Perceived extrinsic mortality risk and reported effort in looking after health: testing a behavioral ecological prediction.

@article{Pepper2014PerceivedEM,
  title={Perceived extrinsic mortality risk and reported effort in looking after health: testing a behavioral ecological prediction.},
  author={Gillian V. Pepper and Daniel Nettle},
  journal={Human nature},
  year={2014},
  volume={25 3},
  pages={378-92}
}
Socioeconomic gradients in health behavior are pervasive and well documented. Yet, there is little consensus on their causes. Behavioral ecological theory predicts that, if people of lower socioeconomic position (SEP) perceive greater personal extrinsic mortality risk than those of higher SEP, they should disinvest in their future health. We surveyed North American adults for reported effort in looking after health, perceived extrinsic and intrinsic mortality risks, and measures of SEP. We… CONTINUE READING
Related Discussions
This paper has been referenced on Twitter 12 times. VIEW TWEETS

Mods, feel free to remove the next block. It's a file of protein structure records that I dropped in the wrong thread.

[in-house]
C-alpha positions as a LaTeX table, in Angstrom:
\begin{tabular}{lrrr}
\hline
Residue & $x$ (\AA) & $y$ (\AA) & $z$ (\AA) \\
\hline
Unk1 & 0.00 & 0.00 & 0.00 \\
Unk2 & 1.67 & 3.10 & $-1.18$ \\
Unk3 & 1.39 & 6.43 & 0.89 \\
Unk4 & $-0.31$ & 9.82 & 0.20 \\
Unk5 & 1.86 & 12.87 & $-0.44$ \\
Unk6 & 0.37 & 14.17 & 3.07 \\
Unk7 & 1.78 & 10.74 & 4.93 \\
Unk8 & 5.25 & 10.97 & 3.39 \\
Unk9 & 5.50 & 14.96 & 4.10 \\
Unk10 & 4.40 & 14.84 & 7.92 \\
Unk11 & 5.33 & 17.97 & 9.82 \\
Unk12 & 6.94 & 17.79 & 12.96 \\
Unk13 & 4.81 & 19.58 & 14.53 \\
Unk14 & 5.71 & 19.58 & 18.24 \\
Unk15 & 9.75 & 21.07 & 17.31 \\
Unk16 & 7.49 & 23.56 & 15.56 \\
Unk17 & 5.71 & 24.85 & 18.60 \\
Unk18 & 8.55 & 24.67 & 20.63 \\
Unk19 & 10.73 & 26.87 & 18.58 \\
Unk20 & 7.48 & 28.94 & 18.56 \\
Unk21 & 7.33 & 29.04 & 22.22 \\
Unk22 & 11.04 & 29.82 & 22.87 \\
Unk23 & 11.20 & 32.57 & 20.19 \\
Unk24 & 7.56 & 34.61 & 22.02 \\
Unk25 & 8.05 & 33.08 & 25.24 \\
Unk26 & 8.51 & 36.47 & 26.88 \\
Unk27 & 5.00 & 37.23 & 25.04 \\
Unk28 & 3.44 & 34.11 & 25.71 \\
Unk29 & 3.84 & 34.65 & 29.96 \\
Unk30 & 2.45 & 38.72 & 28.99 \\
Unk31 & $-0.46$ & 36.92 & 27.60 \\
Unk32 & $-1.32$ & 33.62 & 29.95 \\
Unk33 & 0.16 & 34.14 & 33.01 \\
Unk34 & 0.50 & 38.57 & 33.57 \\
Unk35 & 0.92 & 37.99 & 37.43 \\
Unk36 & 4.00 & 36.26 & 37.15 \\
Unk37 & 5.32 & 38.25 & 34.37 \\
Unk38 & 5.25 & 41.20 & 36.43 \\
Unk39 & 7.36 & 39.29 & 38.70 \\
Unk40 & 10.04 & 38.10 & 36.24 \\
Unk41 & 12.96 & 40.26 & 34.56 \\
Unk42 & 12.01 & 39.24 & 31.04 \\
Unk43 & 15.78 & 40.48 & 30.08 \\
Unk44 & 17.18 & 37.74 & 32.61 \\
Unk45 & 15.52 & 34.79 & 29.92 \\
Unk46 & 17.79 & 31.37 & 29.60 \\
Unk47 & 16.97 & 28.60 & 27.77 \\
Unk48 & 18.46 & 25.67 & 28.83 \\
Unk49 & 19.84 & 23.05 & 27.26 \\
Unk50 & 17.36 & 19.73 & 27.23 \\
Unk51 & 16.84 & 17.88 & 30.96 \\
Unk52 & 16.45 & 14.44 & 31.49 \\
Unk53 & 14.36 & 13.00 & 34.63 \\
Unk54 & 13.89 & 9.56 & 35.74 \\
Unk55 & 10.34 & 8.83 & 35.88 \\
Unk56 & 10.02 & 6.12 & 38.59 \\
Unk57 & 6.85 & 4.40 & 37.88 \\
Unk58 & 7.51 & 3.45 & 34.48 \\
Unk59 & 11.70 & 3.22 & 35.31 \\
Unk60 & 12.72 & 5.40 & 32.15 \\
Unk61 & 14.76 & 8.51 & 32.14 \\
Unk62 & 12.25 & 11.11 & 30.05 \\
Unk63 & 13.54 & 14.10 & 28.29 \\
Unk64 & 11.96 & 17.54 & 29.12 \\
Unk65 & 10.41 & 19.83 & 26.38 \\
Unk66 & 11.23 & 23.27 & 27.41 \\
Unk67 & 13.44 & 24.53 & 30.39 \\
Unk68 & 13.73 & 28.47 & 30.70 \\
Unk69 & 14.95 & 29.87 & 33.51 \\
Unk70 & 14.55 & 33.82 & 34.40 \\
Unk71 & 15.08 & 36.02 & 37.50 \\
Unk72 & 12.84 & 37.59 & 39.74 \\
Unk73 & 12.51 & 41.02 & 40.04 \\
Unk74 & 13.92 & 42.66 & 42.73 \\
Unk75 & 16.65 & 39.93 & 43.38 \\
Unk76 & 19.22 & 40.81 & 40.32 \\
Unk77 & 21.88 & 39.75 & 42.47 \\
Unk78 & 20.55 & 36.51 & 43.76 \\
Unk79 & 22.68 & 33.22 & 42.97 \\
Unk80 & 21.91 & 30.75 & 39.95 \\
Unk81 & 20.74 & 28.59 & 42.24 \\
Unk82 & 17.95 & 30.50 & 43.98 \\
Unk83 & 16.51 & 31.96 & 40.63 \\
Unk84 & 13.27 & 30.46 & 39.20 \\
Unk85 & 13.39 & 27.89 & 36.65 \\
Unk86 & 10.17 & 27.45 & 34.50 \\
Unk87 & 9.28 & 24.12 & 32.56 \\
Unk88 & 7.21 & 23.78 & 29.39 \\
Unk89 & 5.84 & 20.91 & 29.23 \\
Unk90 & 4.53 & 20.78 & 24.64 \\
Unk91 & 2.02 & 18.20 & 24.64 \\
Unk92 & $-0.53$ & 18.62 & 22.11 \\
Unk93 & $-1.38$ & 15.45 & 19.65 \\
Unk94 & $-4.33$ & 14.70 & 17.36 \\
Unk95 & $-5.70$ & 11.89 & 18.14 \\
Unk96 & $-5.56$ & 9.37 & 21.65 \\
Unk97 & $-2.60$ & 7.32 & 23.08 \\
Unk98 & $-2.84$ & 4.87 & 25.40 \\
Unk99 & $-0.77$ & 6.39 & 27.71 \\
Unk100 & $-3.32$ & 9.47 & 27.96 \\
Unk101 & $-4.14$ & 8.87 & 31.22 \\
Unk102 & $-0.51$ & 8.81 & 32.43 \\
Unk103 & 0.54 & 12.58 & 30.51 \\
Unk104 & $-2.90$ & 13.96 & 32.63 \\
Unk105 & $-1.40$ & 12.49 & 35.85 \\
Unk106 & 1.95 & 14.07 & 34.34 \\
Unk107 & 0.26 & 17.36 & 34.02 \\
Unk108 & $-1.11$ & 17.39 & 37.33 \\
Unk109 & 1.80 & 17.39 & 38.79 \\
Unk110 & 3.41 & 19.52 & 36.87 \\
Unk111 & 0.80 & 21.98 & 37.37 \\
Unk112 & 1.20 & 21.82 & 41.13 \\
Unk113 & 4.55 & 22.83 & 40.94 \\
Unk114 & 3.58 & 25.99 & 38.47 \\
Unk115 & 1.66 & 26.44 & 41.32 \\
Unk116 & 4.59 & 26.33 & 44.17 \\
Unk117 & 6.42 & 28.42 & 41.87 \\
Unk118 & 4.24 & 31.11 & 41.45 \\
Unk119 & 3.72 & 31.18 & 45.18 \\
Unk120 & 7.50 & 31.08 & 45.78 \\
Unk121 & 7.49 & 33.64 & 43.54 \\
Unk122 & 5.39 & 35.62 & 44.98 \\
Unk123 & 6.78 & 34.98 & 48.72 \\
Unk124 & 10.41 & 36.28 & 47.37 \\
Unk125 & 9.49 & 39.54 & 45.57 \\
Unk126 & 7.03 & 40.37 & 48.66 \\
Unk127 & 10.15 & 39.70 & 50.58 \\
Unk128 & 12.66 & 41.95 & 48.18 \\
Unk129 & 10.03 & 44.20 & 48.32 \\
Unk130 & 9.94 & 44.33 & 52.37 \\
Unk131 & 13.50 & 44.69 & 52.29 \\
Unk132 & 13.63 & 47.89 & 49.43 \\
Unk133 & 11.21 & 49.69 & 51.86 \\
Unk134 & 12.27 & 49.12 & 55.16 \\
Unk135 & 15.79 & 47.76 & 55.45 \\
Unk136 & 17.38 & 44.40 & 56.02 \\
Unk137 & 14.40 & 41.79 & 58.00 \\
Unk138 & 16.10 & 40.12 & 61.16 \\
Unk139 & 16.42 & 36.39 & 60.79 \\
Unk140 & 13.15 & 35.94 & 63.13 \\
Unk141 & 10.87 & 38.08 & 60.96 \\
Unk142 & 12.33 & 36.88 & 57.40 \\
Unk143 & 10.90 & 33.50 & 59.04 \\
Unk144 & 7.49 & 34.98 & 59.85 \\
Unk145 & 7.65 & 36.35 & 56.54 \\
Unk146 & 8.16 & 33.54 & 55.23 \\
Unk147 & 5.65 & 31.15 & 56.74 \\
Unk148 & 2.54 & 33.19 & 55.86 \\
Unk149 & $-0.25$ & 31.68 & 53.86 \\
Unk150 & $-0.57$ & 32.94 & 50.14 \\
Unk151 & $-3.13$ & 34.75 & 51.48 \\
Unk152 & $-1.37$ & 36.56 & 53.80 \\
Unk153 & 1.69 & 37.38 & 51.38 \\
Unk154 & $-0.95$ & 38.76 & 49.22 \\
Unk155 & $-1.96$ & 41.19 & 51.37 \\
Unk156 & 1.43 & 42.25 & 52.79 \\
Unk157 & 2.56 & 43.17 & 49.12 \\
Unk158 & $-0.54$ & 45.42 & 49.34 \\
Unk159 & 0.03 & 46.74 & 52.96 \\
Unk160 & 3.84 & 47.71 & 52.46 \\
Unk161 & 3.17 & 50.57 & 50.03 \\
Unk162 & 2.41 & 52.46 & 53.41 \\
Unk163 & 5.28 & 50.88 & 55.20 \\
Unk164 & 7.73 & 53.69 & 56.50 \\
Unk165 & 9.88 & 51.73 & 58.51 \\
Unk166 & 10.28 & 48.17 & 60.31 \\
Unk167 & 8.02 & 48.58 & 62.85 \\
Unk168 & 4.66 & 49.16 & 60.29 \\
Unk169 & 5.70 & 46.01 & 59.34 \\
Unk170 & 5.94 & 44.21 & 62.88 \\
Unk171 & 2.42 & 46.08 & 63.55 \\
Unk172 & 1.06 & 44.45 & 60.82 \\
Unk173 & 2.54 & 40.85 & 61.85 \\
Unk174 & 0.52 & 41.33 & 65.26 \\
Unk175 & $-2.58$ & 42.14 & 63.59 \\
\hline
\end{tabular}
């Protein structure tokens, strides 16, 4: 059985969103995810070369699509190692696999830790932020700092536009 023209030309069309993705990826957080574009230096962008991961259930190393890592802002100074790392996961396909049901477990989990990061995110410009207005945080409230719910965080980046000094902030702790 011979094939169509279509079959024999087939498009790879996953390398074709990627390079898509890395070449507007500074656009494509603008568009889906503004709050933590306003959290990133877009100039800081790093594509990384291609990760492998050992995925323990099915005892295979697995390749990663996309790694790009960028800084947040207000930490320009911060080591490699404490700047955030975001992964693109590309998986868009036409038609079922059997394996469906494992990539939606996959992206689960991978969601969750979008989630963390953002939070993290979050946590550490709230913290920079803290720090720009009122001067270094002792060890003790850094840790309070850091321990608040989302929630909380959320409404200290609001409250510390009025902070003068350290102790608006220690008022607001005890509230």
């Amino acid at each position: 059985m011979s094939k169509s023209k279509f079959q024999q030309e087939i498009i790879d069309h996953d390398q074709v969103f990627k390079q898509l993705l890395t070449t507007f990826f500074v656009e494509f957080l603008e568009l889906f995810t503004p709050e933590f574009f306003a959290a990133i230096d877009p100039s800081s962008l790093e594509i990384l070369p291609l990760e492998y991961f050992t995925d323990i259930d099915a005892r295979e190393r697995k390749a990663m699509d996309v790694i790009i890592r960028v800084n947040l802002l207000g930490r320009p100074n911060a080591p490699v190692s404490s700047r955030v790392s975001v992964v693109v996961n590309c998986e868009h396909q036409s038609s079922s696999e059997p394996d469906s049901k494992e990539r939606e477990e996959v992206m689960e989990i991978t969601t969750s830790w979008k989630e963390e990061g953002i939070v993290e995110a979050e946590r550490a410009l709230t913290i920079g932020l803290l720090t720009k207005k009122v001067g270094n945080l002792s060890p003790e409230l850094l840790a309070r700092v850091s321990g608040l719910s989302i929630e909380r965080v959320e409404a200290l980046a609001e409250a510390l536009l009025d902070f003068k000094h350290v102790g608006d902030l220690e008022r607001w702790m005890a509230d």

From This Paper

Figures and tables from this paper.

Citations

Publications citing this paper.
Showing 1-10 of 15 extracted citations

A matter of perception: Perceived socio-economic status and cortisol on the island of Utila, Honduras.

American journal of human biology : the official journal of the Human Biology Council • 2017
View 1 Excerpt

References

Publications referenced by this paper.
Showing 1-10 of 65 references

Flexibility in reproductive timing in human females: integrating ultimate and proximate explanations.

Philosophical transactions of the Royal Society of London. Series B, Biological sciences • 2011
View 1 Excerpt

Similar Papers

Loading similar papers…